Spacing: 18-24 in. (45-60 cm) 24-36 in. (60-90 cm)
Hardiness: USDA Zone 3a: to -39.9 °C (-40 °F) USDA Zone 3b: to -37.2 °C (-35 °F) USDA Zone 4a: to -34.4 °C (-30 °F) USDA Zone 4b: to -31.6 °C (-25 °F) USDA Zone 5a: to -28.8 °C (-20 °F) USDA Zone 5b: to -26.1 °C (-15 °F) USDA Zone 6a: to -23.3 °C (-10 °F) USDA Zone 6b: to -20.5 °C (-5 °F) USDA Zone 7a: to -17.7 °C (0 °F) USDA Zone 7b: to -14.9 °C (5 °F) USDA Zone 8a: to -12.2 °C (10 °F) USDA Zone 8b: to -9.4 °C (15 °F) USDA Zone 9a: to -6.6 °C (20 °F) USDA Zone 9b: to -3.8 °C (25 °F)
Sun Exposure: Full Sun Sun to Partial Shade
Soil pH requirements: 6.1 to 6.5 (mildly acidic) 6.6 to 7.5 (neutral) 7.6 to 7.8 (mildly alkaline)
Patent Information: Non-patented
Propagation Methods: By dividing the rootball
Bloom Time: Midseason (M)
Flower Size: Large (more than 4.5" diameter)
Blooming Habit: Nocturnal (noc.) Extended (ext.)
Flower Type: Spider (petal length to width is 5.0:1 or more)
On May 6, 2012, goldilocks0613 from Conroe, TX wrote:
I can't imagine this plant not growing anywhere except the most harsh conditions. In my zone 8 garden, it just blooms profusely and increases with abandon. I have divided and moved clumps several places. It would make a great border or property separating plant group. Not only is it a thick grower, but it just blooms and blooms. Doesn't seem to fade much in the full sun, either.
On Jan 21, 2009, Mainer from Durham, ME (Zone 3a) wrote:
It is very hardy in my zone and I love the darker velvety red bit in the center of the bloom. The shape is lovely too and different from the modern daylilies. I place it with my irises also hybridized by Sass.
On Aug 13, 2006, hygamble from Charlottesville, VA wrote:
I have many beautiful daylilies but this is my favorite. Last year in my Charlottesville garden it bloomed from early June into October without pause. Honest! Its size, balance, form and foliage are all lovely. It was bright red and along with all the blooms it grew what I think are called embellishments, which I would have rooted for new plants had I known to do so. This year the roofers threw cedar shakes on them, then walked on them; and the tree men dropped branches on them and walked on them. The survivors are still blooming, though the red is dark and rather angry! Today I moved them to a bed of their own and found the identifying label I planted with them 3 years ago -- hence this note.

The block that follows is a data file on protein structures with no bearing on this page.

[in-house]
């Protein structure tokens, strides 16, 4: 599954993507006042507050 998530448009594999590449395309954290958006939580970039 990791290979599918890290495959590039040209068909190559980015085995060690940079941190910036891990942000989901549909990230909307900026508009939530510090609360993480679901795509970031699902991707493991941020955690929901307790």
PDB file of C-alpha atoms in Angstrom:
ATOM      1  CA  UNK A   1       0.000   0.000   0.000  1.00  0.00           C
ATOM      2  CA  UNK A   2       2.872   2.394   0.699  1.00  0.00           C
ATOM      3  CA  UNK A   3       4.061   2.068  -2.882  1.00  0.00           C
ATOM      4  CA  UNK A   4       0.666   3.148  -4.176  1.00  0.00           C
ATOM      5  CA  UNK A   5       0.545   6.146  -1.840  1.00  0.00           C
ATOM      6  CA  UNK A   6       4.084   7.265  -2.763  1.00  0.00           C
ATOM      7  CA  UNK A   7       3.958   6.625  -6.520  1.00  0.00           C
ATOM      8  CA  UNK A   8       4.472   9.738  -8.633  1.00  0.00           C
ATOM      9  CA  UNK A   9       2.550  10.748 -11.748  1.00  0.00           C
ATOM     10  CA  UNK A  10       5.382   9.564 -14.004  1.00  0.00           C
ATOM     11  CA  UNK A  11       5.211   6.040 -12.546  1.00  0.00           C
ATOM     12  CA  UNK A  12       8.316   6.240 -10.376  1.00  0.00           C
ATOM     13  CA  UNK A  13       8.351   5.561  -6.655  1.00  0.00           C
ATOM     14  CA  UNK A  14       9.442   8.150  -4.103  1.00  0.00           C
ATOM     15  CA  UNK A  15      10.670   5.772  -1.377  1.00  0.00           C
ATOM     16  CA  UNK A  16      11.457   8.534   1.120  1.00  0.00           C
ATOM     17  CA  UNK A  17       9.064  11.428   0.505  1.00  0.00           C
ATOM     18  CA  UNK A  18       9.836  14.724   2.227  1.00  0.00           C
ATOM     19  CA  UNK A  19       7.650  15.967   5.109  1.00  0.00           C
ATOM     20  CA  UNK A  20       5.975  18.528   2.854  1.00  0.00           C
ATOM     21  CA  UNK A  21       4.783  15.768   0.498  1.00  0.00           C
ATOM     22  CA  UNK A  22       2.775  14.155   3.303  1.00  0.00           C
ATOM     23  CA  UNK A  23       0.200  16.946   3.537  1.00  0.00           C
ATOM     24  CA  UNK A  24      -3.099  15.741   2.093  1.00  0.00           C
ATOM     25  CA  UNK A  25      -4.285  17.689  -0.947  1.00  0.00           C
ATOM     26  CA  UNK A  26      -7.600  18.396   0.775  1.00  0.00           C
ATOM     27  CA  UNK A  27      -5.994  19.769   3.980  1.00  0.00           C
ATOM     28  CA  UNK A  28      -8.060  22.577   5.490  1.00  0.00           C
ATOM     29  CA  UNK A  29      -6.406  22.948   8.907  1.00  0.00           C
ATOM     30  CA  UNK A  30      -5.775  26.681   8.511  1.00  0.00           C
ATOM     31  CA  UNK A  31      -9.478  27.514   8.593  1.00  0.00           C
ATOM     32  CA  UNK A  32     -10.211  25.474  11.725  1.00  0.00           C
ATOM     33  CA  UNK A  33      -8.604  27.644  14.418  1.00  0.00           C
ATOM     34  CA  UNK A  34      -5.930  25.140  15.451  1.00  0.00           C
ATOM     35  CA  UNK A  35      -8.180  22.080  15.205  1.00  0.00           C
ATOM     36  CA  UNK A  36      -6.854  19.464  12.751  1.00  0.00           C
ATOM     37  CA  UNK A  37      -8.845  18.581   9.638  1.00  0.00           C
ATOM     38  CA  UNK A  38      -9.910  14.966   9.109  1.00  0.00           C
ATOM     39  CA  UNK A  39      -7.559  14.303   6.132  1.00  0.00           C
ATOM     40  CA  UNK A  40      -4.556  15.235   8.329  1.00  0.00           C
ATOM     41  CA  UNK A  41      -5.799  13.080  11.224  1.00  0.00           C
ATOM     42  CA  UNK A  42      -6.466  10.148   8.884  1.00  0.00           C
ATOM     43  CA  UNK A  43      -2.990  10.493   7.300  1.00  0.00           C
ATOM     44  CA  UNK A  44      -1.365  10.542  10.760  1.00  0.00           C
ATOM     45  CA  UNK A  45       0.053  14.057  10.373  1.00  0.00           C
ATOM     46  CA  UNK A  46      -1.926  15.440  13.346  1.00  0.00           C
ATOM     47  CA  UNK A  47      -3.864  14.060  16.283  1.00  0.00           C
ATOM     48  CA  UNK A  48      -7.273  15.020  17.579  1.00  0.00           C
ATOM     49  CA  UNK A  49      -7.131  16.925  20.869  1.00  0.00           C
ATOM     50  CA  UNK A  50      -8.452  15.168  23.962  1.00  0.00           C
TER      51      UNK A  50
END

On Nov 24, 2004, AlicemayS from Florence, MA (Zone 5a) wrote:
A very easy to grow medium sized daylily. Prolific blooms that don't fall over in wind/storms. Vigorous growth habit but not invasive.
This plant has been said to grow in the following regions:
Elk Grove, California Hayward, California Salvisa, Kentucky Durham, Maine Lebanon, Maine Florence, Massachusetts Lexington, Massachusetts Sandwich, Massachusetts Gladwin, Michigan Decatur, Mississippi Marietta, Mississippi Endicott, New York Niagara Falls, New York (2 reports) Elizabeth City, North Carolina Morehead City, North Carolina North Ridgeville, Ohio Hulbert, Oklahoma Butler, Pennsylvania Newport, Rhode Island North Augusta, South Carolina Seven Oaks, South Carolina Knoxville, Tennessee Toone, Tennessee Conroe, Texas Eagle Mountain, Texas Rose City, Texas San Antonio, Texas Charlottesville, Virginia Kalama, Washington Marion, Wisconsin